Unless or until it gets close to “we’re actively seeking, and have a reasonable expectation of, a majority at the business meeting two years running” then it’s just talk and talk is annoying but not a threat.

    If we can’t even expect to pass a rule about guidelines for Hugo Award finalist numbers I find it deeply unlikely that anyone’s got a chance of getting a pass for divesting them entirely, let alone a group with such disdain for Worldcon culture and politicking.

    I believe they want it to happen and would like to work towards it happening. I don’t believe they stand a snowball’s of succeeding. They achieve things by applying pressure from outside the system, not working within it, and that won’t work for taking the Hugos.

  11. JJ on June 26, 2021 at 9:32 pm said:

    Adrienne Foster: I think we’re nitpicking semantics.

    Given that right now there are a number of extremely self-interested parties making a concerted attempt to take Worldcon members’ Hugo Awards away from Worldcon members, I don’t think it’s nitpicking to expect that Worldcon members not be referred to as “outsiders”.

    I don’t know what blogs you’re reading, but no one is taking away Hugos that have already been awarded. No one is taking the Hugos away from WSFS, either. The Mark Protection Committee will see to that. Other organizations can create their own awards to compete against the Hugos, but at present it’s the Hugos that are considered the most prestigious in the genre. According to the late Mike Resnick, a writer’s advances would increase after winning one.

    OTOH, a concom can withdraw their GoH invites, as we have seen earlier this year.

  12. Adrienne Foster: no one is taking away Hugos that have already been awarded

    What a bizarre thing to say.

    I’m well aware how WSFS and the Hugo Awards work, thanks, I’ve been deeply involved in both for years, and I understand where the possibilities lie – so much so, that I’m not going to be specific about it, because I’m certainly not going to give any tips to the ones who don’t.

  13. Bill on June 26, 2021 at 10:10 pm said:
    Regardless, though, a list of 87 names has to include someone whose contributions are no more than 1.2% of the total creative effort.

    I don’t have any inside information on Strange Horizons. But from what I’ve heard, their various departments run quite autonomously. So I imagine that there are a lot more people with much more input than you might find in other organizations. And the ones who have done a lot aren’t necessarily those near the top of the masthead.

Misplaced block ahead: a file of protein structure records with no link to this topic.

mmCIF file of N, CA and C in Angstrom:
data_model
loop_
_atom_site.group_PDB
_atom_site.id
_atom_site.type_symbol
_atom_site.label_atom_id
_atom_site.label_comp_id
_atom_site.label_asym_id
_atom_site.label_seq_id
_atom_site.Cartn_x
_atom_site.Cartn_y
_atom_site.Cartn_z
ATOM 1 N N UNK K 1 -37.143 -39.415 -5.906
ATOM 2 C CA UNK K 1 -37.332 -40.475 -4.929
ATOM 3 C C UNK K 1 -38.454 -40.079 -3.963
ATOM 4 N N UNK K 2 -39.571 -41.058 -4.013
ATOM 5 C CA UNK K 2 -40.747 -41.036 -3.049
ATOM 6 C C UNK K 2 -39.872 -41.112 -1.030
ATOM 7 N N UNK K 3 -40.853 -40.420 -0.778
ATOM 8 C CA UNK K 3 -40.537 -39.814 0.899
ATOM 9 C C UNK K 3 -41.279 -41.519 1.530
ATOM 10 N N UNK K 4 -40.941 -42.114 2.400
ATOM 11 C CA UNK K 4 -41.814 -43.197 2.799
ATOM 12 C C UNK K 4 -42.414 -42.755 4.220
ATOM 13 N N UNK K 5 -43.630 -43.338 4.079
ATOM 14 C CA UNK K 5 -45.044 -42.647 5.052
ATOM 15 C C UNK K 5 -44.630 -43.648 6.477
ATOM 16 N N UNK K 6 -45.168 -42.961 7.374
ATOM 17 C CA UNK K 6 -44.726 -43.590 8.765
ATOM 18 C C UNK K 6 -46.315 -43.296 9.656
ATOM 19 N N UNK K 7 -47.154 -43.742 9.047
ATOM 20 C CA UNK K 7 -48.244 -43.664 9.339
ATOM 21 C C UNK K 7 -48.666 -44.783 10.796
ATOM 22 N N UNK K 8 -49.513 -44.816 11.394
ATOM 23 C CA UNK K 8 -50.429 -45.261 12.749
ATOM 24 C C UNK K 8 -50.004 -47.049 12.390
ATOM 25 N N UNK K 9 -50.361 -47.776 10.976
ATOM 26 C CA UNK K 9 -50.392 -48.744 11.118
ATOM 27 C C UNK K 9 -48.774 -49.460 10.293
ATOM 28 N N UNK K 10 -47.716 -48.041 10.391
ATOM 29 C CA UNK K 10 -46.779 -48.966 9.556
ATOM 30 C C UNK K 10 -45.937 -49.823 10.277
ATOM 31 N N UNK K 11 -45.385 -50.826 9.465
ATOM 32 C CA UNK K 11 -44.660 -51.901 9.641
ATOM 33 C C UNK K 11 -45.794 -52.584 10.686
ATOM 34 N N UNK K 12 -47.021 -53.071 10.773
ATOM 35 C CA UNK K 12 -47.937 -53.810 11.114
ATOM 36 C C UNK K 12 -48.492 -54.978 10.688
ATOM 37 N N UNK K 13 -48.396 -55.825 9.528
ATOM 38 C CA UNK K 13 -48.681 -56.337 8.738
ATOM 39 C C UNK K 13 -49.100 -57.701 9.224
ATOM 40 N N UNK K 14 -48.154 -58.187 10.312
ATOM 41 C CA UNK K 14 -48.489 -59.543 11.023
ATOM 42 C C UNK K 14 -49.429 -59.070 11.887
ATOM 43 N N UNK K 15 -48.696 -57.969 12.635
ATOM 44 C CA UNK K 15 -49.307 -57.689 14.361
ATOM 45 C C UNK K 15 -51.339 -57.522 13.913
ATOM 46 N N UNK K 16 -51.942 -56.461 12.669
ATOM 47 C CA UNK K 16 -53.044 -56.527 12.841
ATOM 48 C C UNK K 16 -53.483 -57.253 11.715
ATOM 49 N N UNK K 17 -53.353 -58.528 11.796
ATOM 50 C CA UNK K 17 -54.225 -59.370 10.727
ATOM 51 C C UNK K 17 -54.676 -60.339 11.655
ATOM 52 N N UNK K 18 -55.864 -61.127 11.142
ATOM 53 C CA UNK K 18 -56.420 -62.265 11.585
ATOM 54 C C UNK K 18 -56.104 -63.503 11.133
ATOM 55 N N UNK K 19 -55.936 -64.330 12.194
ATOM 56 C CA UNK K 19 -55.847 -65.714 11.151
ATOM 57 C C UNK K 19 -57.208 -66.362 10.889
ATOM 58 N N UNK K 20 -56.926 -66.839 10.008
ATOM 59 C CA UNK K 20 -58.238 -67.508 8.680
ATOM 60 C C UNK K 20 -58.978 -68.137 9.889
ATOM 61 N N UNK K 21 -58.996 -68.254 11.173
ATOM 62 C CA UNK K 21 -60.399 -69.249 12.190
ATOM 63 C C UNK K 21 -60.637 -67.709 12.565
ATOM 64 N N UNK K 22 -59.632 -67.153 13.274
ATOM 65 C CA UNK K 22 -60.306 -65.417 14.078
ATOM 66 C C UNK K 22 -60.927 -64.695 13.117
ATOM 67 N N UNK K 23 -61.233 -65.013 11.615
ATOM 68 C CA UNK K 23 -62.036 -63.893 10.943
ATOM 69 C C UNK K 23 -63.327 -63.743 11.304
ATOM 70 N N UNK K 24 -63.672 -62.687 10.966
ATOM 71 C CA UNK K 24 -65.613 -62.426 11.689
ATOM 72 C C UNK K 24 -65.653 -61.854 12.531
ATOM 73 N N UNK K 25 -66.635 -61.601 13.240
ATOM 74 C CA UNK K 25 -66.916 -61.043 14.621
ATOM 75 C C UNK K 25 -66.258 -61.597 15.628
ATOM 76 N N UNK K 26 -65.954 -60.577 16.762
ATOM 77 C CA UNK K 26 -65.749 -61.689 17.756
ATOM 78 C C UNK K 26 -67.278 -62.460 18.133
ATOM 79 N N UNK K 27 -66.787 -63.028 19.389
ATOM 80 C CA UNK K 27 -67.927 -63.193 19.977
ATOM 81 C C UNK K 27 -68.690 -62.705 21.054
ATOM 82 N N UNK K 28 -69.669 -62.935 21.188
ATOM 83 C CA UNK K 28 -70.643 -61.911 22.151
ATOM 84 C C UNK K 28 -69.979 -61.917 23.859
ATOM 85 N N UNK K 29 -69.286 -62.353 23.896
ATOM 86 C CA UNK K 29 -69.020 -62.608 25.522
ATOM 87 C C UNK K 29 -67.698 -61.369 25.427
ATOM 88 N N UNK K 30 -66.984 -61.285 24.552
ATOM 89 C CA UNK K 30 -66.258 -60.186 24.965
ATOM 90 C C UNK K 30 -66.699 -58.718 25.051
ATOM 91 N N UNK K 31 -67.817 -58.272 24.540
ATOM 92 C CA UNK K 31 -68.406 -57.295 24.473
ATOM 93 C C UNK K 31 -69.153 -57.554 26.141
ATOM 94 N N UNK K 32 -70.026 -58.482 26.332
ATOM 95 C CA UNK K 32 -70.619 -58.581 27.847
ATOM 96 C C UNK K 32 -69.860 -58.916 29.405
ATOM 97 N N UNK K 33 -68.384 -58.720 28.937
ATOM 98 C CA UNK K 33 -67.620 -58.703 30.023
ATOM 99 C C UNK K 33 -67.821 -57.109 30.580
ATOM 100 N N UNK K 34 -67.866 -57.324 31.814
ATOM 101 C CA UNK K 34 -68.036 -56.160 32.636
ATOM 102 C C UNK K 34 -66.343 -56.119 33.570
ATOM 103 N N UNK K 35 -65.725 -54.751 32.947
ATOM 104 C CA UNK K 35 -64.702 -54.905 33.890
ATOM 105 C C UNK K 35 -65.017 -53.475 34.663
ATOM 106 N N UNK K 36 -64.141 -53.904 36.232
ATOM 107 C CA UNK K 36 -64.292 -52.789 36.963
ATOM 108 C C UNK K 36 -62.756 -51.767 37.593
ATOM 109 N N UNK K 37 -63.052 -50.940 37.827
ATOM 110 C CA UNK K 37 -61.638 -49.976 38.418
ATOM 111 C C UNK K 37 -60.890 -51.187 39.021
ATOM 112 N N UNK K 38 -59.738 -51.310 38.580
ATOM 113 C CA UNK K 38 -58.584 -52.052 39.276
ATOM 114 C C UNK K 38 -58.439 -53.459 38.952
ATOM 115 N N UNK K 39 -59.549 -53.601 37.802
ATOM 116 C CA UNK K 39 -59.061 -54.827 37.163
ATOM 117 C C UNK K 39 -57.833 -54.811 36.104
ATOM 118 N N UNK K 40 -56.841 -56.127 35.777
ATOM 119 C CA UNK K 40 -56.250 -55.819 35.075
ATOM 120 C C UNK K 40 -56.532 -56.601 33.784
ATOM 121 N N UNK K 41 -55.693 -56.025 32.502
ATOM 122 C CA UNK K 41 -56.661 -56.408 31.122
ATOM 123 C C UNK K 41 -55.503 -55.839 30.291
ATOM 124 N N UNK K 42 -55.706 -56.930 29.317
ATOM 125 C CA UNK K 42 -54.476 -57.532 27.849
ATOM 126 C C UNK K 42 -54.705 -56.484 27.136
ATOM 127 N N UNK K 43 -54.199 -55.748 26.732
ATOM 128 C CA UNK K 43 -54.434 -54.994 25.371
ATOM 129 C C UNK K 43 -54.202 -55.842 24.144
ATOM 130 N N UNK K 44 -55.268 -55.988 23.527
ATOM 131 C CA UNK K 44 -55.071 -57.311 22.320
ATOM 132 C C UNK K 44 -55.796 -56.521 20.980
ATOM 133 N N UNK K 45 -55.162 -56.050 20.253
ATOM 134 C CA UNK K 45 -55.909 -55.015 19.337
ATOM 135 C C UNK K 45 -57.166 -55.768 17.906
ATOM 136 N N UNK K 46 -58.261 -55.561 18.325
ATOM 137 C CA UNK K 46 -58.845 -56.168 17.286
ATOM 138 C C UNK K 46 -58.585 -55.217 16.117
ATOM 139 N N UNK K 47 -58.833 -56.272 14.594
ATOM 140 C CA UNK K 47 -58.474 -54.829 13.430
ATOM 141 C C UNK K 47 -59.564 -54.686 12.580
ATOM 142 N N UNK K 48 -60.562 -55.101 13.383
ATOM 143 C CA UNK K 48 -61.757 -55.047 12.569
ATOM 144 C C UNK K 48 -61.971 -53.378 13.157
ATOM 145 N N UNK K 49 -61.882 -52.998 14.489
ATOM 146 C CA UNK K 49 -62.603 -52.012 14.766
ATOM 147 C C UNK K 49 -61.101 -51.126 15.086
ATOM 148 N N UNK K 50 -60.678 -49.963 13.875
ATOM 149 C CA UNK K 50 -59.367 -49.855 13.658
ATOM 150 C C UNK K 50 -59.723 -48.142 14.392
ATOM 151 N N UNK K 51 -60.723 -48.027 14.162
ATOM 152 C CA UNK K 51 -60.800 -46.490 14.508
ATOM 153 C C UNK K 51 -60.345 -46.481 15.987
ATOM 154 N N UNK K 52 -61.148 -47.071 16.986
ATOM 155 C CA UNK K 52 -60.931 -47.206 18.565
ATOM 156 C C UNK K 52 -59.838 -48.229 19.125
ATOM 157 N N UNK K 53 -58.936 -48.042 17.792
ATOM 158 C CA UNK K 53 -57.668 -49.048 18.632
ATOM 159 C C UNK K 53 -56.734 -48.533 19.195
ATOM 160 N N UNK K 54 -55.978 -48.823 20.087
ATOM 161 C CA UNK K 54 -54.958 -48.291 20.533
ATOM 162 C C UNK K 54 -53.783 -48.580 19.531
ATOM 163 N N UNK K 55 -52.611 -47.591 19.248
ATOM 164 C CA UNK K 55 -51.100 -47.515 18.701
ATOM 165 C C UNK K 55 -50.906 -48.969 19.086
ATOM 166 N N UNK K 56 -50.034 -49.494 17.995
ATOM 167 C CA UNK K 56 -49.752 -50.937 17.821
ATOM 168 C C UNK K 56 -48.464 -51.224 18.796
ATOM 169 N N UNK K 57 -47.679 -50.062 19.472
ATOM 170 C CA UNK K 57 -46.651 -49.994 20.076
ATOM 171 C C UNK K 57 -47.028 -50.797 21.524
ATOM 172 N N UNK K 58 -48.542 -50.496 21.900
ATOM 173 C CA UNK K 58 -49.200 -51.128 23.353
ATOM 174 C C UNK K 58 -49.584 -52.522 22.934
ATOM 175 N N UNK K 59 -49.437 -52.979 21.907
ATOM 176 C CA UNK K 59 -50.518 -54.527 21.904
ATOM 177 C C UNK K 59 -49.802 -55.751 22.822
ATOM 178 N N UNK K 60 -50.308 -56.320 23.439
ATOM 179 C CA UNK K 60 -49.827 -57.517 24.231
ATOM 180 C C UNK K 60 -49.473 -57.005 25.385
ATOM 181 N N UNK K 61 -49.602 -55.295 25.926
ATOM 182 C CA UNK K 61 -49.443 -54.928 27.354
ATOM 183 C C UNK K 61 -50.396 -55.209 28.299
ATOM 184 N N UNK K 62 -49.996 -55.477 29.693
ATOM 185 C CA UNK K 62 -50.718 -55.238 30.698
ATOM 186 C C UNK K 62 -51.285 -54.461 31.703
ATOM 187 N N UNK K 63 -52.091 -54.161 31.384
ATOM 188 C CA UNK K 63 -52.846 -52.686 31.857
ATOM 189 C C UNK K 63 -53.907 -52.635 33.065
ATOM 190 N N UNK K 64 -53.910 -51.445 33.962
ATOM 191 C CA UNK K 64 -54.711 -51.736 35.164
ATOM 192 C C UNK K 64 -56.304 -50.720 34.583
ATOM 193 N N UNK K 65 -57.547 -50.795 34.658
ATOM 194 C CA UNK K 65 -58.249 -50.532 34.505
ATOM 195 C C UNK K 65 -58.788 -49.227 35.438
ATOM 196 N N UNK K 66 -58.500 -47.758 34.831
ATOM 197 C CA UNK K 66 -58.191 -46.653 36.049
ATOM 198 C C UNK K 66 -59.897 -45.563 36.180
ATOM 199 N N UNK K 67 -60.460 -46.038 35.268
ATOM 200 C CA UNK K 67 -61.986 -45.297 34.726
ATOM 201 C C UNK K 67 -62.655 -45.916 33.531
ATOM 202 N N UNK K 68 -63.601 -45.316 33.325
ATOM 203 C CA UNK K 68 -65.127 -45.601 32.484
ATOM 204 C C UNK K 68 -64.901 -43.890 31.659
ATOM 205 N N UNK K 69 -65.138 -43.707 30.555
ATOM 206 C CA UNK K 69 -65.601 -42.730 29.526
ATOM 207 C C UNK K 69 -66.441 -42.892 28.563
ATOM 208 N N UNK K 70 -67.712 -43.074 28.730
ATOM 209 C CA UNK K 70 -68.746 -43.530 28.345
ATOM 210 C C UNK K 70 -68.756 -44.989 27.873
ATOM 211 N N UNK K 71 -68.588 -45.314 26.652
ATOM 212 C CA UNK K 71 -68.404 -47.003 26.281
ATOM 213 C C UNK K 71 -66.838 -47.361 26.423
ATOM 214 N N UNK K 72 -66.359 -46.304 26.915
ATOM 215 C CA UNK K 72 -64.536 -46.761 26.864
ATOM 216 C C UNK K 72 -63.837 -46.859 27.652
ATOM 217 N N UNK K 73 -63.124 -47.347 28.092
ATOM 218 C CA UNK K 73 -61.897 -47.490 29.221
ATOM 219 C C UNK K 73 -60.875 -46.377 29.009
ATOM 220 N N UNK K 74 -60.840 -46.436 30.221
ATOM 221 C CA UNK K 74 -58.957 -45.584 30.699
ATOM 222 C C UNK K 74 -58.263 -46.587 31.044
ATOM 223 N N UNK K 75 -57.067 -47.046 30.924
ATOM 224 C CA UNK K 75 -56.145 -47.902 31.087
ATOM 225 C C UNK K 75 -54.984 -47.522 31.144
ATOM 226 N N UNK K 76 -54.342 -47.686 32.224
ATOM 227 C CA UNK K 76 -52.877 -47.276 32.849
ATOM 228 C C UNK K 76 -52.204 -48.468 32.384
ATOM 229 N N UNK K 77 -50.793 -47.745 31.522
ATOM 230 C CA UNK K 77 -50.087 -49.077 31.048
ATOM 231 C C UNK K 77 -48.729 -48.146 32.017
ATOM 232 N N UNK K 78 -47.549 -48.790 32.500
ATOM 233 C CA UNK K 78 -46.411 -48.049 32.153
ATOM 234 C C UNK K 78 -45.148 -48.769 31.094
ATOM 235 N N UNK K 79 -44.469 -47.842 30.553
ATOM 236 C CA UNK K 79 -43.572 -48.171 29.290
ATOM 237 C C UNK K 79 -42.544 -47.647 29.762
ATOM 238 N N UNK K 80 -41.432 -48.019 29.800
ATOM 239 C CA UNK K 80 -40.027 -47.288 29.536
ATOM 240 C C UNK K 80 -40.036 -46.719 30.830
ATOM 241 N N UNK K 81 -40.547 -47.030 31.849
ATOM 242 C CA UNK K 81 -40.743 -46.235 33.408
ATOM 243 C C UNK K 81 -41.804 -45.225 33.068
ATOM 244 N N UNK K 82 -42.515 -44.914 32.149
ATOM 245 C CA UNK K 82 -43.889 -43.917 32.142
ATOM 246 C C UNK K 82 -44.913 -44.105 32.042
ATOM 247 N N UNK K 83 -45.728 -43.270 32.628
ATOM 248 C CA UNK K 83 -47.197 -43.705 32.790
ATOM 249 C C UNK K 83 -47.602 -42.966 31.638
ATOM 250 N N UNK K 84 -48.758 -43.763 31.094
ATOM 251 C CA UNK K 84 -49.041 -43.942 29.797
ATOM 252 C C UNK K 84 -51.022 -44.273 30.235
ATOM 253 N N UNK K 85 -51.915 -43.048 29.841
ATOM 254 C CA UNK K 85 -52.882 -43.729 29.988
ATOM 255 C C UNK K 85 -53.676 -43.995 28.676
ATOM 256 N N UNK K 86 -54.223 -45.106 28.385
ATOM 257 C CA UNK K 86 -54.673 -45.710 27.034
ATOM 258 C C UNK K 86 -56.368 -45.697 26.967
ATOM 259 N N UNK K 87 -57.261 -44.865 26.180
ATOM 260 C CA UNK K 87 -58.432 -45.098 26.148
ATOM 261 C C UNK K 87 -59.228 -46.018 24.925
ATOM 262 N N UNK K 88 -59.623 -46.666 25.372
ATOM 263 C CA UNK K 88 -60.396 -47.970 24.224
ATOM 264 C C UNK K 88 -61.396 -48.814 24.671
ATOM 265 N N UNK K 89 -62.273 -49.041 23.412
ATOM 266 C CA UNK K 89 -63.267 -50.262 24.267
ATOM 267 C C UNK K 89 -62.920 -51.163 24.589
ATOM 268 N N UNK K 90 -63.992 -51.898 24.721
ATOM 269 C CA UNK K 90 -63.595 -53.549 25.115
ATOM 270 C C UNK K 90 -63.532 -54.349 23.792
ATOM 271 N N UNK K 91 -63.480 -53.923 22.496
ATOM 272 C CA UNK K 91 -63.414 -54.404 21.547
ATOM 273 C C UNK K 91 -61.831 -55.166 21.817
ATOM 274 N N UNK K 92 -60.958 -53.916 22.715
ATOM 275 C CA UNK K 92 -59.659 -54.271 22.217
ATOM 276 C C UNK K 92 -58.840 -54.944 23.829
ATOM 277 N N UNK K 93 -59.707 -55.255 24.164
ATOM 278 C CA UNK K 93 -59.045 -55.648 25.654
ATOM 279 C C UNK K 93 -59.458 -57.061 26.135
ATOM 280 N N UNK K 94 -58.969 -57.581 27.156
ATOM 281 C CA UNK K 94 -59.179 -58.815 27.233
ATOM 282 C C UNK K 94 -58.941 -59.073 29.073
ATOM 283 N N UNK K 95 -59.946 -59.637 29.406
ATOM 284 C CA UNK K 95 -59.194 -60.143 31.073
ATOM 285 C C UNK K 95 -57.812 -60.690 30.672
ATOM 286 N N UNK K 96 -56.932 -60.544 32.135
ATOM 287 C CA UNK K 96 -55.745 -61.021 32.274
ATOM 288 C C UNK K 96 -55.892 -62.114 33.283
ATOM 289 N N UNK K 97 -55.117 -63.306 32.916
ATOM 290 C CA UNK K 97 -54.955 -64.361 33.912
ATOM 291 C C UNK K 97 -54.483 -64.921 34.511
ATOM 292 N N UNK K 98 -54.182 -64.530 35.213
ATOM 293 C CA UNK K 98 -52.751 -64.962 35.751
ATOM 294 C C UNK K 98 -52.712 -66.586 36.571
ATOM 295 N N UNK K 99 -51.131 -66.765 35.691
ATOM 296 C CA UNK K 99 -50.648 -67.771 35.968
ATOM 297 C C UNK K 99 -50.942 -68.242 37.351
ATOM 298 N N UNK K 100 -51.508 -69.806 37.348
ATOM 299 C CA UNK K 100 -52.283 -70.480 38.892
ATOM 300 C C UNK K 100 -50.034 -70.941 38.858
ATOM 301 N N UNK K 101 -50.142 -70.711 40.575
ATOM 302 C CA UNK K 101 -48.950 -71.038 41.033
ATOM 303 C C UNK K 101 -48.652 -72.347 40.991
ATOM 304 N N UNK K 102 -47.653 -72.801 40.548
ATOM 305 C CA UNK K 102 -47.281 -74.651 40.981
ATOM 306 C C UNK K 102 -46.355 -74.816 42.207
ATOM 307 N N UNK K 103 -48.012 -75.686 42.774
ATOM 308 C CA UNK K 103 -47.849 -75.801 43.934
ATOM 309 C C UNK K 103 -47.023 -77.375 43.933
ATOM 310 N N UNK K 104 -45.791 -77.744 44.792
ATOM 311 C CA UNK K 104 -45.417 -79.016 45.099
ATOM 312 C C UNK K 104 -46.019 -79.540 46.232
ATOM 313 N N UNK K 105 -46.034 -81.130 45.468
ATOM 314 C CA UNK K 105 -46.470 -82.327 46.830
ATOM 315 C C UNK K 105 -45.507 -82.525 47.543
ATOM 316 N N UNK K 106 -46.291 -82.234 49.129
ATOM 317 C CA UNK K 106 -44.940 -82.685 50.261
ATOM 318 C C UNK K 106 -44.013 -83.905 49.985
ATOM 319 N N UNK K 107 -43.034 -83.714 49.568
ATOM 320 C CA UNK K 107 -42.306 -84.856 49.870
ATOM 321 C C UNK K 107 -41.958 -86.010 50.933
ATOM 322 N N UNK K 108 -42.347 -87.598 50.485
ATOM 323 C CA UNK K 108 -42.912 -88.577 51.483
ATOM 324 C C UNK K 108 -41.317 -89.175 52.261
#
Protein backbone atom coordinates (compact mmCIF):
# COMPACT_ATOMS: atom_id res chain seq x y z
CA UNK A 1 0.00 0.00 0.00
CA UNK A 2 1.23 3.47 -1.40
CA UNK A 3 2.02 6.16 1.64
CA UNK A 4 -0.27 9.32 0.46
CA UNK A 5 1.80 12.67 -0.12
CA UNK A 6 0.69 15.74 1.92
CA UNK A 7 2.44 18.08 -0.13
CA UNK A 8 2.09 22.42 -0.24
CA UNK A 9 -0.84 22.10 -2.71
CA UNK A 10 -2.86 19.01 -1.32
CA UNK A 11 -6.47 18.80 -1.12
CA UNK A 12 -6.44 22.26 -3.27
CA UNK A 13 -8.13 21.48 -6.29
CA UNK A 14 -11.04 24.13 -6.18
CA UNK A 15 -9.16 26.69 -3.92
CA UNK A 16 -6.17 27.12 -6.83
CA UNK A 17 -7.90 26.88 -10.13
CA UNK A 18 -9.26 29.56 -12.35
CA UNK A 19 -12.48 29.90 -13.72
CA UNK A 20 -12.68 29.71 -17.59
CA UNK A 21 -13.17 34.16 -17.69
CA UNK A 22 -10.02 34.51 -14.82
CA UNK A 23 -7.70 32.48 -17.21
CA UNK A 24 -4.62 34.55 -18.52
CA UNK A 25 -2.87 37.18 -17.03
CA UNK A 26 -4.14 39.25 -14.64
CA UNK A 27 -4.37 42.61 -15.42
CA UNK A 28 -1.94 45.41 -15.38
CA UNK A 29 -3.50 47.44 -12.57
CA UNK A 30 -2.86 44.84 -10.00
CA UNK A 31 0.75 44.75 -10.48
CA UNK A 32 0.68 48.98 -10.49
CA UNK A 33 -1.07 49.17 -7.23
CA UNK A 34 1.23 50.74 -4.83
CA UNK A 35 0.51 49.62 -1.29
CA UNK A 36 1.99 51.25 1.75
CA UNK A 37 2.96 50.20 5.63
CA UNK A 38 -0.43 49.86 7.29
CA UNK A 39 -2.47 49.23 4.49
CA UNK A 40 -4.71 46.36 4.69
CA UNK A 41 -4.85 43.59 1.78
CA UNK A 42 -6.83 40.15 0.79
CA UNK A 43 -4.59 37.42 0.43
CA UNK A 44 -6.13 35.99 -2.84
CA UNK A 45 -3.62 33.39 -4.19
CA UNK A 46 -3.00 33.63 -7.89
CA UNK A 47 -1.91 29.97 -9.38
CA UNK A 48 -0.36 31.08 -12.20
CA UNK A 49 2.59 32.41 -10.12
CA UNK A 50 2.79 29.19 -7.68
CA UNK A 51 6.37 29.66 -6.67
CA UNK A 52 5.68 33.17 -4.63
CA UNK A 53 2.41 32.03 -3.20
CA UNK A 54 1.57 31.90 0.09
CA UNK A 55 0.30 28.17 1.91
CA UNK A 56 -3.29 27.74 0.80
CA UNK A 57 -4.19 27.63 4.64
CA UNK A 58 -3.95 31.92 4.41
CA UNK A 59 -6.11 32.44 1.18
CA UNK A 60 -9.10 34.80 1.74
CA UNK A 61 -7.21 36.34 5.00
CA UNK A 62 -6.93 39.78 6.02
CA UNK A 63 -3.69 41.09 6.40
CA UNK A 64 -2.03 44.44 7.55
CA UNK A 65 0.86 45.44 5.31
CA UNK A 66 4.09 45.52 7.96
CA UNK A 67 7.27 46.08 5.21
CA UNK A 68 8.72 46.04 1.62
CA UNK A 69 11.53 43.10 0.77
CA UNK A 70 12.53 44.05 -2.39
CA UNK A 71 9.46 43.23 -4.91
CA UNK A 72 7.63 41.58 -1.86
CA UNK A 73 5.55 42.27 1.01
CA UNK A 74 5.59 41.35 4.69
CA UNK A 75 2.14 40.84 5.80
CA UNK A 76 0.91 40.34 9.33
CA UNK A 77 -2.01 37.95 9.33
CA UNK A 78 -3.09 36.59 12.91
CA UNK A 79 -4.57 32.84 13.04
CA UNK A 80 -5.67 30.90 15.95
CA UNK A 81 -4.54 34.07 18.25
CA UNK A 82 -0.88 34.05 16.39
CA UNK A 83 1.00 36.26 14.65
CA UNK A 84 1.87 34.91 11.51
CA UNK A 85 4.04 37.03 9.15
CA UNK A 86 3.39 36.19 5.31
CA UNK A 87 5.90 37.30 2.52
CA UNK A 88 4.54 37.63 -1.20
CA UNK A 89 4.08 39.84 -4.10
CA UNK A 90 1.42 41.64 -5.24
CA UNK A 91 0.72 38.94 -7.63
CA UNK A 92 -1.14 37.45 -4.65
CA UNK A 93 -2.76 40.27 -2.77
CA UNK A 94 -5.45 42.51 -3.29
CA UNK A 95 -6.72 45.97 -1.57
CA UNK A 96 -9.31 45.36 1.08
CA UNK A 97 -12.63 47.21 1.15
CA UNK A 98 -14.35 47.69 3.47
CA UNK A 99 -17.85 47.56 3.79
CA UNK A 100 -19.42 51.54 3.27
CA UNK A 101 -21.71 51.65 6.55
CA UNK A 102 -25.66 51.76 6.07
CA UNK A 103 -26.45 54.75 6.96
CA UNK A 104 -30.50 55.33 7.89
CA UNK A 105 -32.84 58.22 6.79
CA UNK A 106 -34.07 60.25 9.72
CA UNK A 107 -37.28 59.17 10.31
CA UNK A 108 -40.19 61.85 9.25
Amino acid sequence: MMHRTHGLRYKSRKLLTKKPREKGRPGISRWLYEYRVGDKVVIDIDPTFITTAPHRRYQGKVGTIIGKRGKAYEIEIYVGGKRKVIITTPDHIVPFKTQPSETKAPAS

I don’t blame SH at all for saying everyone who wanted to be listed could be since DisCon gave them no limit. Instead of trying to come up with some arbitrary way to draw the line. Notice that list still includes “staff members who prefer not to be named”.

  14. Bill says
    Mike: You are correct; submitted may not be correct. “Listed” would have been a better choice of words.

    Regardless, though, a list of 87 names has to include someone whose contributions are no more than 1.2% of the total creative effort.

    Collectives tend not to quantify the contributions of their members. That’s not how they think. I doubt SH ever broke down the contributions of its member into a spread sheet and said “Ahhh, that’s how much you contributed overall to our enterprise”. So your logic doesn’t apply. And that’s A Very Good Thing.

  15. Laura: I don’t blame SH at all for saying everyone who wanted to be listed could be since DisCon gave them no limit.

    Let’s not pretend this was something DisCon III just decided to do. This was after a bunch of the finalists had repeatedly shouted and browbeaten DisCon III on social media into rescinding their limit.

  16. Shouldn’t it be easy to check for a worldcon which fanalists are attending? They have the membershiplist.
    Neither Strange Horizon nor Journey Planet are the problem in my opinion. They want to honour their contributers but weren’t activly acting at the centre of the conflict.